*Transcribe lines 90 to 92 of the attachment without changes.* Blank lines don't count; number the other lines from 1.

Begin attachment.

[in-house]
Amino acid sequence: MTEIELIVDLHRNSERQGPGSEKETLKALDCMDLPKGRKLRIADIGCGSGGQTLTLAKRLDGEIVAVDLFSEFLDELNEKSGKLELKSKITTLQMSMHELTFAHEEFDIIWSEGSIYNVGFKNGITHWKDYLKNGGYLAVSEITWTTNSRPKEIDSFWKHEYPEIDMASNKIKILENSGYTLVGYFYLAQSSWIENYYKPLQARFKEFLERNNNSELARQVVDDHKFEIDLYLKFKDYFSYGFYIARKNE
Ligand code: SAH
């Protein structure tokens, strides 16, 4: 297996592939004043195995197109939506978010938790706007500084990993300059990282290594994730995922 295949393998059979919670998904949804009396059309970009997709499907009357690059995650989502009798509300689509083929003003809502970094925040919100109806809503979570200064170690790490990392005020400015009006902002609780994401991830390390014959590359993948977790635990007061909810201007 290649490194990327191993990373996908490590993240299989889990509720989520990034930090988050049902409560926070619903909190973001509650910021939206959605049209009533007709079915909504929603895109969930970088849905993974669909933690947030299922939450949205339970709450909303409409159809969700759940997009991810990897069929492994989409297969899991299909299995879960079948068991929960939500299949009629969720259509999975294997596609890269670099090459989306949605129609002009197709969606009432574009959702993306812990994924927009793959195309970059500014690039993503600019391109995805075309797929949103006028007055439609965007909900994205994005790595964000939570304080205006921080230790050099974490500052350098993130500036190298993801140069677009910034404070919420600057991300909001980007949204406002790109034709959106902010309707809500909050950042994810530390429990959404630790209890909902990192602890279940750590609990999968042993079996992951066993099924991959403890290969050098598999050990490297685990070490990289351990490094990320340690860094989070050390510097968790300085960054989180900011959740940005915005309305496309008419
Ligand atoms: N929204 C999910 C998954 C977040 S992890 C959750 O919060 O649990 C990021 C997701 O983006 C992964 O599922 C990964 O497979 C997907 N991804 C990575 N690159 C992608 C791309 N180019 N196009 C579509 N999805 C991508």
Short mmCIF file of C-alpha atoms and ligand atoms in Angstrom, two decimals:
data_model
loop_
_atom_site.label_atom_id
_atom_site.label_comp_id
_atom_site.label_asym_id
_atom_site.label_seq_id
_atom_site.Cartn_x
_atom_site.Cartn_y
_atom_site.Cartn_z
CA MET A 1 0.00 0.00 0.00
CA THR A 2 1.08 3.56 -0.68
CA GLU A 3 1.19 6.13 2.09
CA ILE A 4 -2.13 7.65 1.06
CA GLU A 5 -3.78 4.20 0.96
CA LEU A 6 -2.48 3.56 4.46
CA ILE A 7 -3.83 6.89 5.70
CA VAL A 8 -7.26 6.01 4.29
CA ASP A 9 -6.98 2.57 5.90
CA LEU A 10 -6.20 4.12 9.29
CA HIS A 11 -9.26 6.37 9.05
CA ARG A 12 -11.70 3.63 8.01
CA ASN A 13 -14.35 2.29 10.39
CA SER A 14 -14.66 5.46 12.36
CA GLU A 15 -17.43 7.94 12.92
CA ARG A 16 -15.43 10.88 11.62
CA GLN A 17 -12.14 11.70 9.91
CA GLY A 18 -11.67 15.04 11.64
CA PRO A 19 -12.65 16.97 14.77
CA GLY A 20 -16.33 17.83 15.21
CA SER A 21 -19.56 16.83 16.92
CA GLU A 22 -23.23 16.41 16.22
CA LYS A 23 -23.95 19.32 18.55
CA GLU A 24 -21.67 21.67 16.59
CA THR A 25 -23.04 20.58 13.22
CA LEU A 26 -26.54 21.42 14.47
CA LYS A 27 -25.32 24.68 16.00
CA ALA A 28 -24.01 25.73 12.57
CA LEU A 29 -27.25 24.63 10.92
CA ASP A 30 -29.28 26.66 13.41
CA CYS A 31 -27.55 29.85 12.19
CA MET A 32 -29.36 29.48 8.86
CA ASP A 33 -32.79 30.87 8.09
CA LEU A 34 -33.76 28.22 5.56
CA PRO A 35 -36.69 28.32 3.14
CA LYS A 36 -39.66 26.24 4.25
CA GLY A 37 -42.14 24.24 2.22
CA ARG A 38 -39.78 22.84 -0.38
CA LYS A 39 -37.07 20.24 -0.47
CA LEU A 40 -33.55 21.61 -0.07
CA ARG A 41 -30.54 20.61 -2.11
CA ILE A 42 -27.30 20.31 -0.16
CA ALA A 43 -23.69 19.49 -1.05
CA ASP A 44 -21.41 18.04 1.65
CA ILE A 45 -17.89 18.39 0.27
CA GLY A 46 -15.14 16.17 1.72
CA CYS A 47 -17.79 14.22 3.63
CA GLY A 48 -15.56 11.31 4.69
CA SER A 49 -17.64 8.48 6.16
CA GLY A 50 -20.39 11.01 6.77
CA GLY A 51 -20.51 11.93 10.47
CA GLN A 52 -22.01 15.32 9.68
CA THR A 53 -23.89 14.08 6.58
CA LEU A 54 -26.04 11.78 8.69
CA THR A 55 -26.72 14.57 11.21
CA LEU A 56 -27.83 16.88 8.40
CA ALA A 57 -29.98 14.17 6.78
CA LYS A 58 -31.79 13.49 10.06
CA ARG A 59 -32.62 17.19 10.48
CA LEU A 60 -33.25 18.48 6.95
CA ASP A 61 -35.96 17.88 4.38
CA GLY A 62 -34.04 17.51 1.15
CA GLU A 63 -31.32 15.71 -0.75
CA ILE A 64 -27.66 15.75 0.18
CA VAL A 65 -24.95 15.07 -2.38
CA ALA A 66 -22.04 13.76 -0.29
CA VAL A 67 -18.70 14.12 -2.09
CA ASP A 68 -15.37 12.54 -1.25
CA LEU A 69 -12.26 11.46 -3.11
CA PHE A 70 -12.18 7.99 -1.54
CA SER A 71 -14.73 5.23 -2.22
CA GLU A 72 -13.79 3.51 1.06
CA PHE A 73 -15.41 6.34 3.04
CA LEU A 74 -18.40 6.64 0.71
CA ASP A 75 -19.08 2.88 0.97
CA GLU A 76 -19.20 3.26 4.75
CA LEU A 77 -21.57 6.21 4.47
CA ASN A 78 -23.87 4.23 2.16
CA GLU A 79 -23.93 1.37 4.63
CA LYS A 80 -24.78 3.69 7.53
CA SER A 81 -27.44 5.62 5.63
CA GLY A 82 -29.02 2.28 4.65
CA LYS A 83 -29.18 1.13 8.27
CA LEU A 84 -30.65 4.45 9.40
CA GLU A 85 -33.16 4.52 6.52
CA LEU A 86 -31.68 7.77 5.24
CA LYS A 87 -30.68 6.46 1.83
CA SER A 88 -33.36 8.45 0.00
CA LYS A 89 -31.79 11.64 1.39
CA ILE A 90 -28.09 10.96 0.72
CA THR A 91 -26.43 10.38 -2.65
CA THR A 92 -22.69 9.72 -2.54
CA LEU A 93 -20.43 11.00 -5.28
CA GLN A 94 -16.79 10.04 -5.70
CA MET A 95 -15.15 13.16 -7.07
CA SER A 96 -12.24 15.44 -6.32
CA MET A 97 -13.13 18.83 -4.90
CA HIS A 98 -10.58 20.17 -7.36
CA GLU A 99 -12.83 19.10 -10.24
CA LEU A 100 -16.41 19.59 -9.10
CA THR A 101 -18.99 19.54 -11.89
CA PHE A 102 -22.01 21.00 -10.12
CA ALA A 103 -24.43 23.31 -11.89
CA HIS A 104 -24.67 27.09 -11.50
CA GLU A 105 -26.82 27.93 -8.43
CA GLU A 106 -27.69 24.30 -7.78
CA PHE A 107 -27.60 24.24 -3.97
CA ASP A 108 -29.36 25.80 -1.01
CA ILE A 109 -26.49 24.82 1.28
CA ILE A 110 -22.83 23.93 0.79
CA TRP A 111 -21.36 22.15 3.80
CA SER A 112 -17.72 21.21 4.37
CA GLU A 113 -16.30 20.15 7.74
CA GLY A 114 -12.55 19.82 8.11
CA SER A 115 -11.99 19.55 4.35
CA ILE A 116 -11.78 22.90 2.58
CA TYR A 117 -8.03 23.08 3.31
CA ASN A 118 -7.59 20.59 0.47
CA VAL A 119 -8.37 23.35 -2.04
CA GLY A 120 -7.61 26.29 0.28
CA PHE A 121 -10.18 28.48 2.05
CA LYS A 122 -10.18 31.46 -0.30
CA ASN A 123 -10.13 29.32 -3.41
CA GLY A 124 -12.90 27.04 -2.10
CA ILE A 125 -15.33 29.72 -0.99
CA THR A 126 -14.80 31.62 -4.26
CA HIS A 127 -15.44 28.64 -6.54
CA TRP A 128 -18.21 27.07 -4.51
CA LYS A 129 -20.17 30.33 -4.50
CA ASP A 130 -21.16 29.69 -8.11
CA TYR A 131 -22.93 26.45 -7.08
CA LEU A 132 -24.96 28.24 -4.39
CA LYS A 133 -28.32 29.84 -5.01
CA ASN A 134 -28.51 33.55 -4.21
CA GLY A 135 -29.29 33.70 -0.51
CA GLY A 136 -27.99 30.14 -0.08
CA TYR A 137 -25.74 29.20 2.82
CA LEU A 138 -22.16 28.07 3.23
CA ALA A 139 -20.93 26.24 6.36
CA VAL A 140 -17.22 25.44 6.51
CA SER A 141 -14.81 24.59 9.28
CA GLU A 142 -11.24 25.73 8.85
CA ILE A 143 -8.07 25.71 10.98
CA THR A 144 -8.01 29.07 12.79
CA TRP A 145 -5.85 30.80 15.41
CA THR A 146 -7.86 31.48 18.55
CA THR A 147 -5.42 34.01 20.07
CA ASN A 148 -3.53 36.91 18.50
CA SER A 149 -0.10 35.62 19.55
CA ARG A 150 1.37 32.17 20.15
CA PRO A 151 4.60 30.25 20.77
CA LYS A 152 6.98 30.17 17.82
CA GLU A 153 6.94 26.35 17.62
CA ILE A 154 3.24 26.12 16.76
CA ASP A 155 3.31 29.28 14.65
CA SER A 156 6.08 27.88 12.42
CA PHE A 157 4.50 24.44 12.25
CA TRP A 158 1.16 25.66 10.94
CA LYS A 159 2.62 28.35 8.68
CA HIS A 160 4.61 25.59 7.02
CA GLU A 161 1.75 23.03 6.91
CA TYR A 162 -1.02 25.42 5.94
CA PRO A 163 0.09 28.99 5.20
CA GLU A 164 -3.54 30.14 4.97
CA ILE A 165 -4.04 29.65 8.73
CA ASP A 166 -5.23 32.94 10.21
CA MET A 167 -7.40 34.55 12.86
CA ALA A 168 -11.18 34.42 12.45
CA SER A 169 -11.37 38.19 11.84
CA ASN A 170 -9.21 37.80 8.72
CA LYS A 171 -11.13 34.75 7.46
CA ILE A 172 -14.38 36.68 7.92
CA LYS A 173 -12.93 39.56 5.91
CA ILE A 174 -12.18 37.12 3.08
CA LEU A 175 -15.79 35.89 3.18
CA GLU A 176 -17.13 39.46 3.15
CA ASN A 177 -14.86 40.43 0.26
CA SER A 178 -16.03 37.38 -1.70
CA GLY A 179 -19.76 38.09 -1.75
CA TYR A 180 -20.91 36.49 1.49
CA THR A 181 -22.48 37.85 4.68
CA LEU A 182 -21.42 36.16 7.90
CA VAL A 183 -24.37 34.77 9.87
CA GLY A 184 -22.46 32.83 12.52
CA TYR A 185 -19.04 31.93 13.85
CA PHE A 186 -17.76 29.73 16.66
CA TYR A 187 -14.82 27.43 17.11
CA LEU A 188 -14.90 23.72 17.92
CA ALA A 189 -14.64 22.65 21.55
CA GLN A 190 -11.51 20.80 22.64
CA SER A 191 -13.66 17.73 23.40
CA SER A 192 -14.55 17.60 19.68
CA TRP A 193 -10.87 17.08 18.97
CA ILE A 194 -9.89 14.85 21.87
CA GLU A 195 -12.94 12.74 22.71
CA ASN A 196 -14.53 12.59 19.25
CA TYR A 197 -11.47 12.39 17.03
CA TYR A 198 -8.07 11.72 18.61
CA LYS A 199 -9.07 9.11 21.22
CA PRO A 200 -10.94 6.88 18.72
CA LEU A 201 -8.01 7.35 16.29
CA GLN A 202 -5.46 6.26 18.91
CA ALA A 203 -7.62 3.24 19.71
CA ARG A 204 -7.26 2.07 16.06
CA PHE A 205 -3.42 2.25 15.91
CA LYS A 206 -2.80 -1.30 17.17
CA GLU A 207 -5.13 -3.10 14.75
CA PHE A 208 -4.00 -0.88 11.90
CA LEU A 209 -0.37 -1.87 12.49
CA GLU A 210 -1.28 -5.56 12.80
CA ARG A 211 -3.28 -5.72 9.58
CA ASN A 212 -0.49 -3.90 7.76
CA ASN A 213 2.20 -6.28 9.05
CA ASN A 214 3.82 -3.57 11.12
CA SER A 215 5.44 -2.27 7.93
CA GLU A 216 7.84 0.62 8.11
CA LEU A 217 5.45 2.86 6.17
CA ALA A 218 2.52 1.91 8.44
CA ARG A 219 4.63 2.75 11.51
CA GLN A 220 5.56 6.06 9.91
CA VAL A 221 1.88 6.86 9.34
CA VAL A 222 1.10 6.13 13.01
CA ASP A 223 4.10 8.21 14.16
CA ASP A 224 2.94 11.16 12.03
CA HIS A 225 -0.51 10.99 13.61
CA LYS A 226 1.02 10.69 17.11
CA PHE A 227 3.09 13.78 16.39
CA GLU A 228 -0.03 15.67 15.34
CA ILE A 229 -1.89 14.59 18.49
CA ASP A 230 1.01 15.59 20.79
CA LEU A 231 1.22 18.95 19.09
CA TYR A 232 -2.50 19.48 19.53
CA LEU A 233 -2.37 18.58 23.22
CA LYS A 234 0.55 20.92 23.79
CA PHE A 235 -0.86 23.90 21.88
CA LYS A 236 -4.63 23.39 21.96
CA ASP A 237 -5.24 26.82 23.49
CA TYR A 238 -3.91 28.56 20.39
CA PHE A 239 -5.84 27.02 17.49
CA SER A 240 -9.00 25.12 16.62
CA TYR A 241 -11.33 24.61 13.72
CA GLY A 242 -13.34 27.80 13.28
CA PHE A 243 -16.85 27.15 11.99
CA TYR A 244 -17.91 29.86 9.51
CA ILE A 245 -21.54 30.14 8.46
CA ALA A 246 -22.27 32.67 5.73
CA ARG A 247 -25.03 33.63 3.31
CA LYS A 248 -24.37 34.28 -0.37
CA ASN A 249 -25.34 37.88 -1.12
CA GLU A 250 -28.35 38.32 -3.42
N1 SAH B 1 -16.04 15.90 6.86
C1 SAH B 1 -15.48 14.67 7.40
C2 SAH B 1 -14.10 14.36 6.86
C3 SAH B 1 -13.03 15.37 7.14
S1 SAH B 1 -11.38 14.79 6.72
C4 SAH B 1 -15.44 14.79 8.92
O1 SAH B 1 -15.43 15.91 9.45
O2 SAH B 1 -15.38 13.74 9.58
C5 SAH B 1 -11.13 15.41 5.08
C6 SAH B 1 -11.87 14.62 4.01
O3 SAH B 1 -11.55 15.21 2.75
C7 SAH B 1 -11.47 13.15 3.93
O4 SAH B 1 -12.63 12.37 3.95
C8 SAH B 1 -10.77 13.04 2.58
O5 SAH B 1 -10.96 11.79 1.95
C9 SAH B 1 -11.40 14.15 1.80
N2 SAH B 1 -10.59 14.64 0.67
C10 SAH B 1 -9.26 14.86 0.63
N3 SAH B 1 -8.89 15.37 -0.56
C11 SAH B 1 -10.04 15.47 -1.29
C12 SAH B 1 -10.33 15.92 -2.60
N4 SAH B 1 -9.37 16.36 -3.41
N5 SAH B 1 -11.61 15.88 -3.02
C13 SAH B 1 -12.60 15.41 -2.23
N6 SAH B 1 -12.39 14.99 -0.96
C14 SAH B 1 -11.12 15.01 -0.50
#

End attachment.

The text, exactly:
CA ASP A 75 -19.08 2.88 0.97
CA GLU A 76 -19.20 3.26 4.75
CA LEU A 77 -21.57 6.21 4.47